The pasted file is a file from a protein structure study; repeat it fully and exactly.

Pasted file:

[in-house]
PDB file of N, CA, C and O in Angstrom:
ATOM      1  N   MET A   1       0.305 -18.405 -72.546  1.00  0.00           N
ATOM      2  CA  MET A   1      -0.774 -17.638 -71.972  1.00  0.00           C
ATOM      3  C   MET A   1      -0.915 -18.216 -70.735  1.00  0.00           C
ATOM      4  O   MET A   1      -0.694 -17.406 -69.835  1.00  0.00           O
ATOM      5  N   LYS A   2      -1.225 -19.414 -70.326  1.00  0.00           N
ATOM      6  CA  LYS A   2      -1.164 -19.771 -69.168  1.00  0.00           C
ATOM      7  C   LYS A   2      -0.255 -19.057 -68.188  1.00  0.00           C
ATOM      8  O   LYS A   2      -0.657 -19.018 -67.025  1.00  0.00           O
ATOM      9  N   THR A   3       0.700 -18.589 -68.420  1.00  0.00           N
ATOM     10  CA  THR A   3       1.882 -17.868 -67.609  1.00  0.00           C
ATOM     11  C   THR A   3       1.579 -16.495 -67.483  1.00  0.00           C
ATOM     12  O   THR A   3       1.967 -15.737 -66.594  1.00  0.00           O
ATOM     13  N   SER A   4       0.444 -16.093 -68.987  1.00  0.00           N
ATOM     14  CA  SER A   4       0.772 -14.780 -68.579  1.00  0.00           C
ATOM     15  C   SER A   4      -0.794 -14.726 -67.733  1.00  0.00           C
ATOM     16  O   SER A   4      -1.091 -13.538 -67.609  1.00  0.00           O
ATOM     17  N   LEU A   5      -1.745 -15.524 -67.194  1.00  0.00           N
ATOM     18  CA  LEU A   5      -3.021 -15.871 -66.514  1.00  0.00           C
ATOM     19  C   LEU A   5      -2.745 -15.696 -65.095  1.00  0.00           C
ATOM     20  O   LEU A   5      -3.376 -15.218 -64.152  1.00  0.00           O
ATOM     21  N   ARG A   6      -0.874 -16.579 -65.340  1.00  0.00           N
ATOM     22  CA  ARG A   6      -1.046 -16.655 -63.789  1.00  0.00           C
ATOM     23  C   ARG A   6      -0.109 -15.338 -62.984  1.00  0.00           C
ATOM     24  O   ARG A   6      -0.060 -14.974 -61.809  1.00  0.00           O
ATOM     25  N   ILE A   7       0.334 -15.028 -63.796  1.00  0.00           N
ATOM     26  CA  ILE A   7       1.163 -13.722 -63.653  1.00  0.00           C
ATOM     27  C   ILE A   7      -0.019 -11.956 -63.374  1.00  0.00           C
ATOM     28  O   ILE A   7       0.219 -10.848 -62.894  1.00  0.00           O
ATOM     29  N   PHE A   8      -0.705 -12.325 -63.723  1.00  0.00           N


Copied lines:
[in-house]
PDB file of N, CA, C and O in Angstrom:
ATOM      1  N   MET A   1       0.305 -18.405 -72.546  1.00  0.00           N
ATOM      2  CA  MET A   1      -0.774 -17.638 -71.972  1.00  0.00           C
ATOM      3  C   MET A   1      -0.915 -18.216 -70.735  1.00  0.00           C
ATOM      4  O   MET A   1      -0.694 -17.406 -69.835  1.00  0.00           O
ATOM      5  N   LYS A   2      -1.225 -19.414 -70.326  1.00  0.00           N
ATOM      6  CA  LYS A   2      -1.164 -19.771 -69.168  1.00  0.00           C
ATOM      7  C   LYS A   2      -0.255 -19.057 -68.188  1.00  0.00           C
ATOM      8  O   LYS A   2      -0.657 -19.018 -67.025  1.00  0.00           O
ATOM      9  N   THR A   3       0.700 -18.589 -68.420  1.00  0.00           N
ATOM     10  CA  THR A   3       1.882 -17.868 -67.609  1.00  0.00           C
ATOM     11  C   THR A   3       1.579 -16.495 -67.483  1.00  0.00           C
ATOM     12  O   THR A   3       1.967 -15.737 -66.594  1.00  0.00           O
ATOM     13  N   SER A   4       0.444 -16.093 -68.987  1.00  0.00           N
ATOM     14  CA  SER A   4       0.772 -14.780 -68.579  1.00  0.00           C
ATOM     15  C   SER A   4      -0.794 -14.726 -67.733  1.00  0.00           C
ATOM     16  O   SER A   4      -1.091 -13.538 -67.609  1.00  0.00           O
ATOM     17  N   LEU A   5      -1.745 -15.524 -67.194  1.00  0.00           N
ATOM     18  CA  LEU A   5      -3.021 -15.871 -66.514  1.00  0.00           C
ATOM     19  C   LEU A   5      -2.745 -15.696 -65.095  1.00  0.00           C
ATOM     20  O   LEU A   5      -3.376 -15.218 -64.152  1.00  0.00           O
ATOM     21  N   ARG A   6      -0.874 -16.579 -65.340  1.00  0.00           N
ATOM     22  CA  ARG A   6      -1.046 -16.655 -63.789  1.00  0.00           C
ATOM     23  C   ARG A   6      -0.109 -15.338 -62.984  1.00  0.00           C
ATOM     24  O   ARG A   6      -0.060 -14.974 -61.809  1.00  0.00           O
ATOM     25  N   ILE A   7       0.334 -15.028 -63.796  1.00  0.00           N
ATOM     26  CA  ILE A   7       1.163 -13.722 -63.653  1.00  0.00           C
ATOM     27  C   ILE A   7      -0.019 -11.956 -63.374  1.00  0.00           C
ATOM     28  O   ILE A   7       0.219 -10.848 -62.894  1.00  0.00           O
ATOM     29  N   PHE A   8      -0.705 -12.325 -63.723  1.00  0.00           N